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What’s The Difference Between Expensive and Cheap Vitamins?

What’s The Difference Between Expensive and Cheap Vitamins?

What’s The Difference Between Expensive and Cheap Vitamins?

What’s the difference between expensive and cheap vitamins?

A year’s supply of vitamins for just £5. That’s the proud claim you’ll see all over our website. A fiver, and you’ll get a full year of essential vitamins that your body needs for you to live a happier life. So where’s the catch?

Step into a high street health store, and you’ll need more than five pounds to secure a year’s worth of supplements. Same goes for the supermarkets too - even own brand supplements are more expensive. So where’s the catch?

It’d be so easy for us to say that “there isn’t one - our products are just as good.” But you’re asking what’s the difference between expensive and cheap vitamins, you’ll need evidence.

So let’s put it to the test. We’ll look at Sealions, a supermarket own brand, and the expensive supplements you’ll find in a high street health store and find out whether there’s a difference. And what it is.

The most obvious difference - price

Ok, let’s start by stating the obvious here. There is a massive, unmissable difference between our products, the supermarket versions, and the high street health shop.

Price.

Take a Vitamin D supplement as an example (and take a Vitamin D supplement if you’re working from home - trust us, it’s good for you).

We’ll compare like with like. A 1000 IU (25μg) daily dose.

Sealions Vitamin D 1000 IU

£5.00 for 365 days

1.36p per day

Supermarket Own Brand Vitamin D 25μg

£3.50 for 90 days

4p per day

High Street Health Shop 1000 IU

£4.99 for 90 days

6p per day

That’s an obvious difference. It costs three times as much to buy vitamins at the supermarket, four and a half times as much to go to the health shop. And in both cases, we’re looking at own brand products. You can pay more!

But why?

Digging a little deeper - ingredients

Surely there must be a reason for this huge difference in price. All three claim to contain the same amount of Vitamin D, but are Sealions supplements padded out with minced up newspapers while the health store mixes their vitamins with precious gems?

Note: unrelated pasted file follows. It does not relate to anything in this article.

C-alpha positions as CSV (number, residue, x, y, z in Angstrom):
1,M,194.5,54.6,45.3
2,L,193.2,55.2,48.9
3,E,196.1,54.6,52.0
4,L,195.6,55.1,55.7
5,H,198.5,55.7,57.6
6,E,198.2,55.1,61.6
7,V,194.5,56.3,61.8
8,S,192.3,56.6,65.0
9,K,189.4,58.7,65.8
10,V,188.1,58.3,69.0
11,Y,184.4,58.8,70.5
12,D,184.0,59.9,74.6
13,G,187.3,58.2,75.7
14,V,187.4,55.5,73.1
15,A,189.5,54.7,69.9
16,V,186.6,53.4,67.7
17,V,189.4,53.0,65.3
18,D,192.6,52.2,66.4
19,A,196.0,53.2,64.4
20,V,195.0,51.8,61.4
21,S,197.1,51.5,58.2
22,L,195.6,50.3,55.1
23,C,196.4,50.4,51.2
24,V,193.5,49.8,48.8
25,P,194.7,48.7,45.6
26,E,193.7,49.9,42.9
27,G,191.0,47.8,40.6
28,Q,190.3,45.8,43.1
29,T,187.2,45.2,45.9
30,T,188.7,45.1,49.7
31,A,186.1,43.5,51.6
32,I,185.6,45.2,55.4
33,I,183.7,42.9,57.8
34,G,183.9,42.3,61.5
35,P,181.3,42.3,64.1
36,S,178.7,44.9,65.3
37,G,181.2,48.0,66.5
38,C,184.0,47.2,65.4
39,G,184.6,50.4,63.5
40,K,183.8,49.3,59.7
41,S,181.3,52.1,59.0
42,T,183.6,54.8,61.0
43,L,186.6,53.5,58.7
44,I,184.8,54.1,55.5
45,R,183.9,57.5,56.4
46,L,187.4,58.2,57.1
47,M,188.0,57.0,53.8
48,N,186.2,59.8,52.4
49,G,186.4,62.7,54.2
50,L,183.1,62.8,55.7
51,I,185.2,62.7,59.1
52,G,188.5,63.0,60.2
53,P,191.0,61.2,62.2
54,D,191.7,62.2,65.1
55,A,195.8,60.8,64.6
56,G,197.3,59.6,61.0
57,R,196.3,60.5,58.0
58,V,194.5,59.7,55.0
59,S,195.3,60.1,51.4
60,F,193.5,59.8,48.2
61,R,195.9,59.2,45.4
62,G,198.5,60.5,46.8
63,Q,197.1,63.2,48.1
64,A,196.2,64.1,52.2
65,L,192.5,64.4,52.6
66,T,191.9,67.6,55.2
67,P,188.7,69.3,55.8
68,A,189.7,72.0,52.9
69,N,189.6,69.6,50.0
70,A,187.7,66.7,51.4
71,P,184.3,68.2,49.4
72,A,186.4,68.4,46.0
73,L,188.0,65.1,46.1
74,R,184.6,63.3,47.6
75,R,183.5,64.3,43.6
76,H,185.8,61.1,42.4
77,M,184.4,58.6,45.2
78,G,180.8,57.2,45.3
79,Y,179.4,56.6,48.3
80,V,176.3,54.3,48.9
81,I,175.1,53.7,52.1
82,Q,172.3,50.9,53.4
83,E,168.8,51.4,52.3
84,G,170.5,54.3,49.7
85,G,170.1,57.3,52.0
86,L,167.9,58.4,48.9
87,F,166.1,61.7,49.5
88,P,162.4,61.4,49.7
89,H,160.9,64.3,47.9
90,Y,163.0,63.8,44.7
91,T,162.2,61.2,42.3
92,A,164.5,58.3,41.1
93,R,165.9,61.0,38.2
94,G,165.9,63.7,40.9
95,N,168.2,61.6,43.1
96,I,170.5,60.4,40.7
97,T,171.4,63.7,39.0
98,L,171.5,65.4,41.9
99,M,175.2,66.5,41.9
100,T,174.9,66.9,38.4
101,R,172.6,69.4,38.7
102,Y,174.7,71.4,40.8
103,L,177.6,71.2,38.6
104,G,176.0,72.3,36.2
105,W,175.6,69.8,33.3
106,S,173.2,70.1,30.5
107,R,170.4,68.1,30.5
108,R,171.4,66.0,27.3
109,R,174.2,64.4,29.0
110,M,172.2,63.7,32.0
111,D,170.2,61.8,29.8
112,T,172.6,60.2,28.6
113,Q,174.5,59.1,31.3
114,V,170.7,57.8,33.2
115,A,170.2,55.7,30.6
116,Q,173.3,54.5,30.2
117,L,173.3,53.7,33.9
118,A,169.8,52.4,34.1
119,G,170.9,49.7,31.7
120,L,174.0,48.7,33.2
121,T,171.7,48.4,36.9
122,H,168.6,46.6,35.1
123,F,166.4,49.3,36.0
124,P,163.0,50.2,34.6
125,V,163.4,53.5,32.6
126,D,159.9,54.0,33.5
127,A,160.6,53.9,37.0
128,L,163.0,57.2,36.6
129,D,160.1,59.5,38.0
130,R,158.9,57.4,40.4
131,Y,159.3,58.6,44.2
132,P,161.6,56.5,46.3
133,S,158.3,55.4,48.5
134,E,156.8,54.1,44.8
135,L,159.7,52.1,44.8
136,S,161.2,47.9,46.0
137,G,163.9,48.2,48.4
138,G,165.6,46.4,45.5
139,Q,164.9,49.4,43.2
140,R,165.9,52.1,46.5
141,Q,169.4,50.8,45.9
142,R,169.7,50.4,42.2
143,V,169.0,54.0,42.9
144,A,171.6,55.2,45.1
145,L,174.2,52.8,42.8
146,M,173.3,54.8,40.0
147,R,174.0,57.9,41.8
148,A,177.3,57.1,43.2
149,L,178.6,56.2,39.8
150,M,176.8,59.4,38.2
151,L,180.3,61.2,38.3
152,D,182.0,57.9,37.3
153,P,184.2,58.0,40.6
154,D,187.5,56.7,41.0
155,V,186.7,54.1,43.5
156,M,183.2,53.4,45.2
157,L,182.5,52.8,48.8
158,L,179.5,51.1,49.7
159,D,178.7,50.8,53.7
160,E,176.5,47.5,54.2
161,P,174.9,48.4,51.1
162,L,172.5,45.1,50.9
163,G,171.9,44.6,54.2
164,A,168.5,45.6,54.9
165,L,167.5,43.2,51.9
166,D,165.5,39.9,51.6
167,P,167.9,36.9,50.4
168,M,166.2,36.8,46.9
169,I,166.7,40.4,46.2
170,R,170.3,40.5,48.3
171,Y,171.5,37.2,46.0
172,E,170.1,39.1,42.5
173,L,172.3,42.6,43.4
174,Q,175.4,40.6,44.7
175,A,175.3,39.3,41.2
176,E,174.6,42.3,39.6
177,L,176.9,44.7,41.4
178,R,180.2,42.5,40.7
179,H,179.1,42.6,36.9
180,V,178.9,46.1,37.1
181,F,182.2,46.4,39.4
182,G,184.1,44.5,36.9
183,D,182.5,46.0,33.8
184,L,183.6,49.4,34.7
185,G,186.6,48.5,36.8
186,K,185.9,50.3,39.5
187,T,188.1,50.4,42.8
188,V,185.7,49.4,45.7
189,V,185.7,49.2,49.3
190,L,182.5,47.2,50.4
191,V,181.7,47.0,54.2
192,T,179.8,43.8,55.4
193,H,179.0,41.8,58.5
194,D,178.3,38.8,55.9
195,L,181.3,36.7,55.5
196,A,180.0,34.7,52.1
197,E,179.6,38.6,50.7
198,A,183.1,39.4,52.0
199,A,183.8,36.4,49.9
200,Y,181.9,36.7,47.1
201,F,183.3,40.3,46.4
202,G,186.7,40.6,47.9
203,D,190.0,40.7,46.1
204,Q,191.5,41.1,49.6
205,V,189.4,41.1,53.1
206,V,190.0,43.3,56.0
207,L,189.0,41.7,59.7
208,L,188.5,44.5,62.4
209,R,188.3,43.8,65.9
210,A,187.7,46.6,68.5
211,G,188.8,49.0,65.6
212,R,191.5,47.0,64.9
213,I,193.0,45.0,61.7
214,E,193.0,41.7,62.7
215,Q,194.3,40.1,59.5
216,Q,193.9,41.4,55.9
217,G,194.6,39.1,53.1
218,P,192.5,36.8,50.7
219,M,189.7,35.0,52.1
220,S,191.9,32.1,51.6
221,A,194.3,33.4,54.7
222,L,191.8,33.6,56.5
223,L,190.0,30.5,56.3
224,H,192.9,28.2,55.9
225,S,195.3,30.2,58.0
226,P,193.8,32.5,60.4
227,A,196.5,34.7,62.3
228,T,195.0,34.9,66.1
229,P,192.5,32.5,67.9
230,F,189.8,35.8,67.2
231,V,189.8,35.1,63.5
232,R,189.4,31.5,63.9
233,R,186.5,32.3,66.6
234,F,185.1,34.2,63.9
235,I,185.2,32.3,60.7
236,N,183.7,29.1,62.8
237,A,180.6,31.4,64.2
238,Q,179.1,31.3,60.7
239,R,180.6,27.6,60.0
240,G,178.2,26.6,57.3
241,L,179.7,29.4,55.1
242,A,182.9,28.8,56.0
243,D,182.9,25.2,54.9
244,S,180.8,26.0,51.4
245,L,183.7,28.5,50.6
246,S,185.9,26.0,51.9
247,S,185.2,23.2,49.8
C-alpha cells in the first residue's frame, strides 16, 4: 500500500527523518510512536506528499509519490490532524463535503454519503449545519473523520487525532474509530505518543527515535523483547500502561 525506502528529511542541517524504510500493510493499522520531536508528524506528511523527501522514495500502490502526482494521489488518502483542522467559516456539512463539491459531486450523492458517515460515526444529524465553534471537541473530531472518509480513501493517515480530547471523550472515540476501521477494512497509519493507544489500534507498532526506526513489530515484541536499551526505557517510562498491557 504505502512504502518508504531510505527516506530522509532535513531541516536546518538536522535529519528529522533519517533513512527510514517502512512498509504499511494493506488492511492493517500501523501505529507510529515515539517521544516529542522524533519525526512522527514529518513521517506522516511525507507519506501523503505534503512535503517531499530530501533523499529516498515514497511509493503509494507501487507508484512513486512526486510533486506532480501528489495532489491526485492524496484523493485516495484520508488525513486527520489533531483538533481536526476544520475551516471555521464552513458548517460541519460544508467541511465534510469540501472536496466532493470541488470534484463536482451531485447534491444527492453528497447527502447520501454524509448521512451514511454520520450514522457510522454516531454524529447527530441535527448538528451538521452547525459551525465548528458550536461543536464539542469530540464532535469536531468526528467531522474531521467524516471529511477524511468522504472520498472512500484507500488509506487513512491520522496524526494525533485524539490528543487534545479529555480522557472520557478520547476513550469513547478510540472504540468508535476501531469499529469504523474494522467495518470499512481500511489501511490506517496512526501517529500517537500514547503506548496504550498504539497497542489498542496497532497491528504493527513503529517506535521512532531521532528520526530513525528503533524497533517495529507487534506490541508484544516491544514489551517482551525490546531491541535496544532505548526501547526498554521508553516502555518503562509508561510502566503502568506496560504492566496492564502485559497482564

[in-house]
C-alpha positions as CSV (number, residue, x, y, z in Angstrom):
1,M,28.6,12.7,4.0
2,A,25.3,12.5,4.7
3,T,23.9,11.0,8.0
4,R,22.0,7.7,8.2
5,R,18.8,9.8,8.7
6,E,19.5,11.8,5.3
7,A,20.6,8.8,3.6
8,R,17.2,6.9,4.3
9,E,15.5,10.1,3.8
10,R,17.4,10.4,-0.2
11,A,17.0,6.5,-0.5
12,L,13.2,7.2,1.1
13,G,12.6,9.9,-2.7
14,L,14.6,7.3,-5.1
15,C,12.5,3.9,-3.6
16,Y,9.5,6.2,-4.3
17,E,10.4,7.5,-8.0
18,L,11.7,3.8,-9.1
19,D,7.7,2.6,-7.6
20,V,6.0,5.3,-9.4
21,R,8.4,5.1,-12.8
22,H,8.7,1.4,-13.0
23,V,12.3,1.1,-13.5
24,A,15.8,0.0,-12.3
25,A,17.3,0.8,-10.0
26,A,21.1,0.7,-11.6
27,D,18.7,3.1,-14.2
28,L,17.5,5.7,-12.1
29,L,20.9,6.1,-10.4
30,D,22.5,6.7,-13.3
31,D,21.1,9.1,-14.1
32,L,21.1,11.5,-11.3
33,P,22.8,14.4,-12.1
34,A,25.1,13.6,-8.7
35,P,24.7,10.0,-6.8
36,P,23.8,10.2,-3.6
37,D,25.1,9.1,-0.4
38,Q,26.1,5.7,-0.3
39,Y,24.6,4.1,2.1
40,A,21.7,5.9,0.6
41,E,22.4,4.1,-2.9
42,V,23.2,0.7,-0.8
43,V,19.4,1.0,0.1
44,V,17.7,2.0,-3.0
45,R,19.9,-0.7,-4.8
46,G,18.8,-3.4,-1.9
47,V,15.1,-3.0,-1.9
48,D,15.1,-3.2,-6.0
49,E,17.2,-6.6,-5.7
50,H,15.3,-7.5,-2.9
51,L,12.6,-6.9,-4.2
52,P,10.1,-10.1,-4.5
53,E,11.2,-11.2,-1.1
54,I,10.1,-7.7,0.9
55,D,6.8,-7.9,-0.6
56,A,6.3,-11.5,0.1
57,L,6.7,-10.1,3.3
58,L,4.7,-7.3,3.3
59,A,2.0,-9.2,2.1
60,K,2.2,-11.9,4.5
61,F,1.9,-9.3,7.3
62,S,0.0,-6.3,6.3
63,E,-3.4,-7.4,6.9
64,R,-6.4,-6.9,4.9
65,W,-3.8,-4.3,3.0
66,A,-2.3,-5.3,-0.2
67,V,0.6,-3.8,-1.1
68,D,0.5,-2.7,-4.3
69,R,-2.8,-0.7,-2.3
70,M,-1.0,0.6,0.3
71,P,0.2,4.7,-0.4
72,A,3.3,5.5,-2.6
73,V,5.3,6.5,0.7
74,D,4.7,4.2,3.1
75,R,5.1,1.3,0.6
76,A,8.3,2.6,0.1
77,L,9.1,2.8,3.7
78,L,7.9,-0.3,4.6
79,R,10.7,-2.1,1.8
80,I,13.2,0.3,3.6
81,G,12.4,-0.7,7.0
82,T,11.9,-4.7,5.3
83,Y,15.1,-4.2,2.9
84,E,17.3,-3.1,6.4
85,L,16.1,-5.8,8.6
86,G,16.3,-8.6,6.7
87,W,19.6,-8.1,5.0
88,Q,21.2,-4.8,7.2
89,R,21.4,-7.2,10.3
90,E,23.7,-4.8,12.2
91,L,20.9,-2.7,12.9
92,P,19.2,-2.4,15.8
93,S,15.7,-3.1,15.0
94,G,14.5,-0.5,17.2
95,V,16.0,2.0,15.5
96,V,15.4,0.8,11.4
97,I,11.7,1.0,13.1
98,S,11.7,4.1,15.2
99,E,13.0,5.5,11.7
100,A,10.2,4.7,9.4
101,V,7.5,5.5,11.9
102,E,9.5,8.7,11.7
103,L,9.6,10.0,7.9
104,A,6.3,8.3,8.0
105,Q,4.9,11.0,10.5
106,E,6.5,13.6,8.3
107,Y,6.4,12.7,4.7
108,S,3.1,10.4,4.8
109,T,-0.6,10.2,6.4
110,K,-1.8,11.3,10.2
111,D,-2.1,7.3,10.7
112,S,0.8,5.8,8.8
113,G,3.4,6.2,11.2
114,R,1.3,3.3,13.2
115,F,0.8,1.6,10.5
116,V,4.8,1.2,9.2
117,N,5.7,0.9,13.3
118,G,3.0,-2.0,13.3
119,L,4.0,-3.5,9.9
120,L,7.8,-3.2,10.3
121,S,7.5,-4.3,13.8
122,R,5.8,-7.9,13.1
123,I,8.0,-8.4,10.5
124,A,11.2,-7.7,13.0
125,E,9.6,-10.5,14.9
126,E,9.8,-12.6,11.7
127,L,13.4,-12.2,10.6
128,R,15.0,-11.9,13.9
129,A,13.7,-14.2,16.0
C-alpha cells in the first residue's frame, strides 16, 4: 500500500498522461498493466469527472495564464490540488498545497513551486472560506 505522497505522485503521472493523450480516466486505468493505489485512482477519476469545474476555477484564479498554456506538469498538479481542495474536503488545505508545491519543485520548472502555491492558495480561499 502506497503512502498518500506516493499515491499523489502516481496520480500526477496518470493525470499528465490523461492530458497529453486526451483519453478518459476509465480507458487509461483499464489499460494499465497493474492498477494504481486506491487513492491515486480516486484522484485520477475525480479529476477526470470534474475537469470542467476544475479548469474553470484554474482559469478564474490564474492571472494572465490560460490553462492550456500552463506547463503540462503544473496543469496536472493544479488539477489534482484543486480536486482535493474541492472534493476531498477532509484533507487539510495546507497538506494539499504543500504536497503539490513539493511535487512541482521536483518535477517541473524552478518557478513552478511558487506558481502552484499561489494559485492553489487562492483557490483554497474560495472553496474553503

Let’s check the labels. See what we can discover.

Sealions Vitamin D 1000 IU

Bulking Agent (Microcrystalline Cellulose)
Maltodextrin
Anti-Caking Agents (Magnesium Stearate, Silicon Dioxide)
Cholecalciferol (Vitamin D3)

Supermarket Own Brand Vitamin D 25μg

Calcium Carbonate
Cellulose
Maltodextrin
Acacia Gum
Sugar, Maize Starch
Magnesium Stearate, Silicon Dioxide
Mono- and Diglycerides of Fatty Acids
Antioxidants (Sodium Ascorbate, Alpha-Tocopherol)
Vitamin D

High Street Health Shop 1000 IU

Bulking Agents (Dicalcium Phosphate, Microcrystalline Cellulose)
Maltodextrin
Starch
Anti-Caking Agents (Magnesium Stearate, Silicon Dioxide)
Sucrose
Vitamin D3 (as Cholecalciferol)

All three have the same active ingredient - Vitamin D. Sealions and our expensive competitor even have the exact same kind of Vitamin D, from the same source.

All contain various compounds that you use to make tablets - the maltodextrin, bulking agents, anti-caking agents - things you’ll find in everything from off-the-shelf aspirin to prescription medication.

The only real difference is that the two more expensive tablets contain sugar (sucrose).

That can’t be the reason for the price, can it?

So what’s the difference between expensive and cheap vitamins?

A four and a half times increase for a pinch of sugar to help the medicine go down? That can’t be the only difference between expensive and cheap vitamins, can it?

Surely there’s some alchemy or chemistry that goes into a health store vitamin to send the price skyrocketing, right?

Wrong.

The difference between expensive vitamins and cheap vitamins is that the companies selling the expensive stuff believe they can - and then actually do - charge more.

There’s fancy glass bottles to make things feel like a premium product, expensive branding and labels. All to justify the price tag.

Whereas we use cheap and cheerful packaging, keep our prices low, and get on with our day.

The bottle and the label don’t offer any health benefits, but they’re where the difference really lies.

Don’t pay extra for big brand names - choose cheap, cheerful and still high quality vitamins

The only real difference between cheap and expensive supplements is that the companies selling expensive vitamins want to sell expensive vitamins, while companies like Sealions want to make wellness well priced.

That’s it.

So when you choose between the most expensive and the most affordable, you’re not choosing between high quality and low, good and not-so-good.

You’re just making a simple choice. Asking a simple question.

“Do I want to spend more money on the same product, just because I can?”

If the answer’s no, then you can grab a year’s supply of vitamins for as little as £5 right here.

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